We caught the Swedish folk / Americana / roots sound duo, The First Aid Kit. With their twisting and winding harmonies, obvious polish, and sublime vocals, it was a really great show to see.
We had never been to this venue and it was quite nice in terms of service, acoustics, and location. It was a bit funny to walk through a neighborhood in East Williamsburg to suddenly come across a giant warehouse with musical acts in it. It was a great spot and reminded me a lot of the Electric Lounge of Austin’s history.
A real perk is that the closest subway stop, Graham Ave. has a host of really nice dining options. We had Thai at “Hi Noodle” and for < $40 had beers and worthy Thai dinners. Check it out!
The opening act was Julia Jacklin, from the Blue Mountains of New South Wales, Australia. She had a wonderful Neko Case / Patsy Cline vibe. She’s a really talented artist and I would you to sample her work. Here’s her track “Pool Party.”
Before the Show
Lauren and found a good spot near stage right and knew we had a good view. After Julia Jacklin finished her opening, we eased forward and had a chance to talk to our neighbors.
Behind us was a lovely woman from Ohio whose son and daughter-and-law had bought her tickets and brought her out to the show. The son and daughter-in-law were very young, very smiley and very beautiful together. I can only imagine that they felt the intense, burnished pride of having done something very nice for someone who was going to get to experience something special. Every time Lauren and I looked back at her she was grinning ear-to-ear with glee. It was really special and pretty typical of what the whole night was like: people made way for another, people held the door for Lauren when she went to fetch drinks, there were smiles and kindness all around. For whatever reason, these sisters wove a different mentality and place around us in this warehouse in Brooklyn.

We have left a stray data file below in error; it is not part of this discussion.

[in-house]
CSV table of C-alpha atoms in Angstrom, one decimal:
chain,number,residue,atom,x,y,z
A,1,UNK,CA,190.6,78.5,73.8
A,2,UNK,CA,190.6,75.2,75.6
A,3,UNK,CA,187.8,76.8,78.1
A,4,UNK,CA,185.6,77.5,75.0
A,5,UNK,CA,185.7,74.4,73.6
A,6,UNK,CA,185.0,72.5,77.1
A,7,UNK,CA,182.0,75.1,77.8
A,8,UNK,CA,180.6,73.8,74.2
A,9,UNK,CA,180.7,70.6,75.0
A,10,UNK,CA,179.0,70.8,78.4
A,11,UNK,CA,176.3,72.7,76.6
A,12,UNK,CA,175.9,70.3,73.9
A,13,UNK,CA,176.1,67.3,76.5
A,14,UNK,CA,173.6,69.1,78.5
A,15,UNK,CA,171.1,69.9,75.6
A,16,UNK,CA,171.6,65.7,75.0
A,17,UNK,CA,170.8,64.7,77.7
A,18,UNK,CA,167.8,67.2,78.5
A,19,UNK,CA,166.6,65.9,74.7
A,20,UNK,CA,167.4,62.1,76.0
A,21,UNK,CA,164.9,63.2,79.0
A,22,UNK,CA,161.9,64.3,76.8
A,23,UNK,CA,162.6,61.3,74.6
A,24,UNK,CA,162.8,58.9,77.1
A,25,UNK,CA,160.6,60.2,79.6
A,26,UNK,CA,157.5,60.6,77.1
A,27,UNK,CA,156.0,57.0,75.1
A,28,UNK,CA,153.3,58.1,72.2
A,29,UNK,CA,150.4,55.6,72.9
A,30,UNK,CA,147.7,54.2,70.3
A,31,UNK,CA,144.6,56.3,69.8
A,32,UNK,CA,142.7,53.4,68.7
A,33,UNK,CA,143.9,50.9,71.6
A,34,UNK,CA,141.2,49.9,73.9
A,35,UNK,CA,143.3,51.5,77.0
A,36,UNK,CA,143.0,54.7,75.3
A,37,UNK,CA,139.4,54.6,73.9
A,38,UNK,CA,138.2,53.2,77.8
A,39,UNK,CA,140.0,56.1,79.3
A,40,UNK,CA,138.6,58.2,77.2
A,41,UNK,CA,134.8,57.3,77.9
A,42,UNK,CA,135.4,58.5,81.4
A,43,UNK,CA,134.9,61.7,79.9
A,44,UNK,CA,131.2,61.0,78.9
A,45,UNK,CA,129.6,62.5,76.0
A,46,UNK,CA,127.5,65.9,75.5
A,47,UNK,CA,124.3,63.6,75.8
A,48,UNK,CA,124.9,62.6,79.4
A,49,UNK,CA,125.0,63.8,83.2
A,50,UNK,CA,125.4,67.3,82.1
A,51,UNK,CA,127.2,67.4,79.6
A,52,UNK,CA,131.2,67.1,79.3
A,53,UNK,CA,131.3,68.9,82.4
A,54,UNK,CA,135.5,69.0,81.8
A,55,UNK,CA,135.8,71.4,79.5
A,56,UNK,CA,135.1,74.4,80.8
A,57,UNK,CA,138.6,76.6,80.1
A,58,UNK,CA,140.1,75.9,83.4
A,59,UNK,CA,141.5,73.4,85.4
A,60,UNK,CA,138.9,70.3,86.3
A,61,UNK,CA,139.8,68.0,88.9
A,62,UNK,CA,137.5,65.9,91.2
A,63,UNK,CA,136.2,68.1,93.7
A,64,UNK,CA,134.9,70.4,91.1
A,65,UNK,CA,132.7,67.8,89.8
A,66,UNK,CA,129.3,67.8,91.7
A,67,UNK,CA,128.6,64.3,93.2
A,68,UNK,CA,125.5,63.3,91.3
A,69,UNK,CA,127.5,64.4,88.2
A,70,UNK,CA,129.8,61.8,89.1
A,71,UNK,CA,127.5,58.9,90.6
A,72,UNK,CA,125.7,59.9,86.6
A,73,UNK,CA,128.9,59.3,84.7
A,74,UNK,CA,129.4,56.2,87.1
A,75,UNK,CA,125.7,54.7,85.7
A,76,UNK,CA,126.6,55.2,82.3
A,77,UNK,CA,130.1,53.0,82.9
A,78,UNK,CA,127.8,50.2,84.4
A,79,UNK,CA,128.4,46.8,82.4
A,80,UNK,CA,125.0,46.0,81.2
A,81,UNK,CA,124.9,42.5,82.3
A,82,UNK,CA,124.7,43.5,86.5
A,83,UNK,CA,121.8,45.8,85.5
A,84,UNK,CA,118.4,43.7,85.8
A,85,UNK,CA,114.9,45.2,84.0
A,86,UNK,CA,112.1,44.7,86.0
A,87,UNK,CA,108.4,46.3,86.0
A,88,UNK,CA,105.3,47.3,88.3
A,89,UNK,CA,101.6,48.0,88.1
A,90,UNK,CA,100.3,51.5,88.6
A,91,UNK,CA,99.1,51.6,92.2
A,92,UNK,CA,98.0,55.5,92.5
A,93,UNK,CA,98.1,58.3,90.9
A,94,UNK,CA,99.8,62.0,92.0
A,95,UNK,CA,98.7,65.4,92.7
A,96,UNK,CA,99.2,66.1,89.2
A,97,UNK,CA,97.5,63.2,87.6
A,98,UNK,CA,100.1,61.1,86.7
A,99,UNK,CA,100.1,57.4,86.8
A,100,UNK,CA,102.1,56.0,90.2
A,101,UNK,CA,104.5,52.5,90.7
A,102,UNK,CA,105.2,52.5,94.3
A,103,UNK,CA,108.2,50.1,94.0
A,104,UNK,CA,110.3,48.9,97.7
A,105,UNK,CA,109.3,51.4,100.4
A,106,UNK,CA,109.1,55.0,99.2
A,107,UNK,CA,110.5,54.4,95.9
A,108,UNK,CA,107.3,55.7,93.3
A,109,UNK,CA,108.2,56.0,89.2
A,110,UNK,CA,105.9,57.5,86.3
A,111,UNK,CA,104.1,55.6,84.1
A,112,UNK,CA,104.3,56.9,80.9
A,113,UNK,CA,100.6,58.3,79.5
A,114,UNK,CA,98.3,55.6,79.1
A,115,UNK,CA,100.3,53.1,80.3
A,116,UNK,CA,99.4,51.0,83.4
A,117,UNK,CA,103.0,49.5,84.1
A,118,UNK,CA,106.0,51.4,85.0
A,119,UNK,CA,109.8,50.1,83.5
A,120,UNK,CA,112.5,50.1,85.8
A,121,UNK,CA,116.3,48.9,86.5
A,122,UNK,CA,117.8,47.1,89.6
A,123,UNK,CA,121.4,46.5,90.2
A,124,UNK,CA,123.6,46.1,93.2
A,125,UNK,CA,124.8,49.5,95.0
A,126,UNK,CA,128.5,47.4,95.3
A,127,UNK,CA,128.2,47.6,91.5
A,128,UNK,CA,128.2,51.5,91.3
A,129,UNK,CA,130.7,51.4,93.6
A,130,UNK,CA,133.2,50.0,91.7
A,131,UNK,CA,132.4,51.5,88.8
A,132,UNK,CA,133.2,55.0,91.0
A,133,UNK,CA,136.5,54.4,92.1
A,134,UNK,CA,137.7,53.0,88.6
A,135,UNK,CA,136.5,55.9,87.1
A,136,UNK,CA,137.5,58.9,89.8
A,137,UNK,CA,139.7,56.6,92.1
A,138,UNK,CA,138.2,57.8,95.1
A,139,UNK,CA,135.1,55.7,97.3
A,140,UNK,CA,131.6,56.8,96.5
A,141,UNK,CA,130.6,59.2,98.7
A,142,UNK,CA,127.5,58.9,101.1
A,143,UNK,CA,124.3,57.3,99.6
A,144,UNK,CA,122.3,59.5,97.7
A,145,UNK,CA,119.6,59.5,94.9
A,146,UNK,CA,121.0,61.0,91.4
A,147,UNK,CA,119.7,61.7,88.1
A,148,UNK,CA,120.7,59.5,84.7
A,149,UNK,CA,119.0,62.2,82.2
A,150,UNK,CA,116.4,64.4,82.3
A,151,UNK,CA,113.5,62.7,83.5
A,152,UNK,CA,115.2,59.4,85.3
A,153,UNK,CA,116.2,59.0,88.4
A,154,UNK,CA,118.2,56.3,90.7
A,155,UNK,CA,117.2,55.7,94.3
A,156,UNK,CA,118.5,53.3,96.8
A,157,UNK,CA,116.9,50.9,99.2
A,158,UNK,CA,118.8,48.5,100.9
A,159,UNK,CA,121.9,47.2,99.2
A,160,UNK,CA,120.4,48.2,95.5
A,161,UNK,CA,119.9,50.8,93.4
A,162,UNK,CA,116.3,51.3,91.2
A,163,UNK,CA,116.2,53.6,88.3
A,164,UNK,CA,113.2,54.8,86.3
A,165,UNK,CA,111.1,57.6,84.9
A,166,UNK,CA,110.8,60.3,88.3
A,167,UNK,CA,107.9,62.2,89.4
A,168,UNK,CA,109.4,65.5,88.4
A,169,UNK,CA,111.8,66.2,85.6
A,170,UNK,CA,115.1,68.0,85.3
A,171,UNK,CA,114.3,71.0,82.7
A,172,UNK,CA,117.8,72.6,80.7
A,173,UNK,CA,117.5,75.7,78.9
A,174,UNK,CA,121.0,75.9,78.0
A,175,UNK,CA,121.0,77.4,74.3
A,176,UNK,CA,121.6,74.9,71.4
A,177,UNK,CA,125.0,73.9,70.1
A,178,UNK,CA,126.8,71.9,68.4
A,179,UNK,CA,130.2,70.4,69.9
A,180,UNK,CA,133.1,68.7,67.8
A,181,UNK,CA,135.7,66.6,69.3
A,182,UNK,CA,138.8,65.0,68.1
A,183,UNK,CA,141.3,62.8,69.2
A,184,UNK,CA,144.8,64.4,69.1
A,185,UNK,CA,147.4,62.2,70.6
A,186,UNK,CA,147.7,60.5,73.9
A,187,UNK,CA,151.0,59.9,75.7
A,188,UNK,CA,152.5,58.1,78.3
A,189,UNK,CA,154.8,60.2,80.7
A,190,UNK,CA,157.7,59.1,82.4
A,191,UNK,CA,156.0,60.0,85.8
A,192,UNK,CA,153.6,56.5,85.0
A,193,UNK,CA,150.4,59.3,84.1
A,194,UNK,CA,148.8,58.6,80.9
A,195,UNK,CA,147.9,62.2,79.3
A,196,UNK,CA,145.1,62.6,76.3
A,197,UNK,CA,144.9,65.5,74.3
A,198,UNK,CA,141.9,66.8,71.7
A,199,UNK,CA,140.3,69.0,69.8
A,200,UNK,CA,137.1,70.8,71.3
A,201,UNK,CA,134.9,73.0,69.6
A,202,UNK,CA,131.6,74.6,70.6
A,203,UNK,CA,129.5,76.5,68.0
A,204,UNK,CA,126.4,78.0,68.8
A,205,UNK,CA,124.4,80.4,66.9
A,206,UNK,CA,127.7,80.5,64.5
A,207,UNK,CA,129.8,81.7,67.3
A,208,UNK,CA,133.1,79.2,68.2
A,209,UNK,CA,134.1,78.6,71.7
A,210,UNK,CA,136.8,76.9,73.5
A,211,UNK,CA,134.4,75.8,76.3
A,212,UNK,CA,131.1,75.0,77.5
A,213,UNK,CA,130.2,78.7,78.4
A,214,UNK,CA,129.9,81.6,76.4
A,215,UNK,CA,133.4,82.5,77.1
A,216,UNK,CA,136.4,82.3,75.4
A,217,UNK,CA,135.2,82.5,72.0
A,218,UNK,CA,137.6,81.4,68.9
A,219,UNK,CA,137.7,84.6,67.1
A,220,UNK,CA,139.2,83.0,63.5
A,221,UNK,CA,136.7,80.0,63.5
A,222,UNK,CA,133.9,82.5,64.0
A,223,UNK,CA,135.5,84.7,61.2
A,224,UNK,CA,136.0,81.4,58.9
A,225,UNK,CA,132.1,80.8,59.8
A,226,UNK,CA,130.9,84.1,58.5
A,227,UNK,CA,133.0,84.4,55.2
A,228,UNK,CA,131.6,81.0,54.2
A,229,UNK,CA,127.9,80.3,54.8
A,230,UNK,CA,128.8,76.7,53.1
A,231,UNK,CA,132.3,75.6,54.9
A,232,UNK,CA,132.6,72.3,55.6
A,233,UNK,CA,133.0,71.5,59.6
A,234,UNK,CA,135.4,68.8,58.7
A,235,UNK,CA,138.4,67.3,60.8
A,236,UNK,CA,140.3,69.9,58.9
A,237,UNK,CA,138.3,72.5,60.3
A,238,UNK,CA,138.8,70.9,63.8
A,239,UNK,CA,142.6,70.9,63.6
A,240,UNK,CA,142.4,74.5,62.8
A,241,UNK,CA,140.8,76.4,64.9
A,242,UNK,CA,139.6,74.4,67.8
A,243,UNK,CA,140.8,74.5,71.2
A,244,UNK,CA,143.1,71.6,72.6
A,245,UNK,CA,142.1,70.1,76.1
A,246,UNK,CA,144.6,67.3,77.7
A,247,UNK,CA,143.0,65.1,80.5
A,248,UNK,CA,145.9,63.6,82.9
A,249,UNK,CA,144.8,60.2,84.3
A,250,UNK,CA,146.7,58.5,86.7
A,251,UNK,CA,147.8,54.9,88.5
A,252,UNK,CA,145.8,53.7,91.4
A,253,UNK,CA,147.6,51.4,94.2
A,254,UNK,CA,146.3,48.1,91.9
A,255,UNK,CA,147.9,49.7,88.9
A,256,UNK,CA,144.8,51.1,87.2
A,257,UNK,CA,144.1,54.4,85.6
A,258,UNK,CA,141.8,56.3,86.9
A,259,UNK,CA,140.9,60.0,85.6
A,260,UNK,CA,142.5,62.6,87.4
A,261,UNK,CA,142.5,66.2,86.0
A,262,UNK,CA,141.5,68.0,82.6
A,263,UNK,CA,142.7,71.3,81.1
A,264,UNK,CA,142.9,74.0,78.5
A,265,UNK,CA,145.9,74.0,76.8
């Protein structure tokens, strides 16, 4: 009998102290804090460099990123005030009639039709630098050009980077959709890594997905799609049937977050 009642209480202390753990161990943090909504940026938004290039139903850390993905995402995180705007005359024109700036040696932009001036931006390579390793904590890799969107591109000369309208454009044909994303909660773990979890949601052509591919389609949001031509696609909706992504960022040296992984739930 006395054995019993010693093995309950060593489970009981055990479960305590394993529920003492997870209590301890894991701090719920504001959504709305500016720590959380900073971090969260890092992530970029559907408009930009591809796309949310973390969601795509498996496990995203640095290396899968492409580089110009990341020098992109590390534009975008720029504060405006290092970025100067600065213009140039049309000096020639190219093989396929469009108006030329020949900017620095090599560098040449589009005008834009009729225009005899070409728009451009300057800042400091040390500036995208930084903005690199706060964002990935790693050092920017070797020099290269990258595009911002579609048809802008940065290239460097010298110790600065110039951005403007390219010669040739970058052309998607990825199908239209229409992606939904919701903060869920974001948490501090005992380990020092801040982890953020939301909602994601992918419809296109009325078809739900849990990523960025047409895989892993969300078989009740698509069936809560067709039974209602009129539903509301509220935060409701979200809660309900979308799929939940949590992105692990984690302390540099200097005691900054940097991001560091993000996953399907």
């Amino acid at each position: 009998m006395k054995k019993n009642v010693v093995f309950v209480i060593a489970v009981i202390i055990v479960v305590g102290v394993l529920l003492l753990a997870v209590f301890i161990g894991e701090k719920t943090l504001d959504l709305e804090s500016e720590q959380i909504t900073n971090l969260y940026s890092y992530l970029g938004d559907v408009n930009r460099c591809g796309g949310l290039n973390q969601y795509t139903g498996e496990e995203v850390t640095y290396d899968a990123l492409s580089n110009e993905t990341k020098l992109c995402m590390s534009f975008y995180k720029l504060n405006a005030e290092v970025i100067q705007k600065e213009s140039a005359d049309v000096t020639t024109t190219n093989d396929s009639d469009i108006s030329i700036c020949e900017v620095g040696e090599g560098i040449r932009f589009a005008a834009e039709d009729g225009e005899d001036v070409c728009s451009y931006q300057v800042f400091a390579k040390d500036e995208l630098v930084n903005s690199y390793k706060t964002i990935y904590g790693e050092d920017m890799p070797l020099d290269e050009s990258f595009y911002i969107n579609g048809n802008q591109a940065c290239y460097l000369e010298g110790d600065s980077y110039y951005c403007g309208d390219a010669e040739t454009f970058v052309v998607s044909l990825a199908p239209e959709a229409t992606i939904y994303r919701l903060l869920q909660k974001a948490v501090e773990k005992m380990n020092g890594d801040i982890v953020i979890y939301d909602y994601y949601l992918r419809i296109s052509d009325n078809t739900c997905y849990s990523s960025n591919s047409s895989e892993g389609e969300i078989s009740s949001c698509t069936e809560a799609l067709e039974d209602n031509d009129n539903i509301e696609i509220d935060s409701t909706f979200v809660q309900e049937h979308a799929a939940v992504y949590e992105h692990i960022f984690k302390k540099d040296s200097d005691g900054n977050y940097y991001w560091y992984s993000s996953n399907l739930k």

The Ohioan told us that she’d discovered FAK’s music a few years back on a thing called “Pandora” (did either of us know it?). We assured her we did and we also found the band on that station. She shared a love of Patti Griffin, folk singing, and wonderful harmonies. It was awesome to meet others who were so excited.
First Aid Kit
Photos are thumbnails, higher definition (phone!) pictures are available by clicking
1. “Distant Star”
The show opened somewhat serenely with this song. After a good dose of liquid fog had been poured the stage lights came up and the band found position.
2. “It’s a Shame”
My current favorite song. It has that whooshy, wonderful Wurlitzer organ-like accompaniment that instantly reminds me of Dylan’s “How Does It Feel?” But with beautiful songbird voices covering the vocal range and a compelling gallop-beat.
3. “Master Pretender”
Keeping in the gallop-beat range a structurally similar song kept the energy up. It also featured some fun animation in the backing eye-candy. It showed driving through the southwest to a city off in the distance. A double-dose of gallop beat songs naturally gets me thinking about crossing the deserts on the I80 or I10 (as this site records I have done multiple times).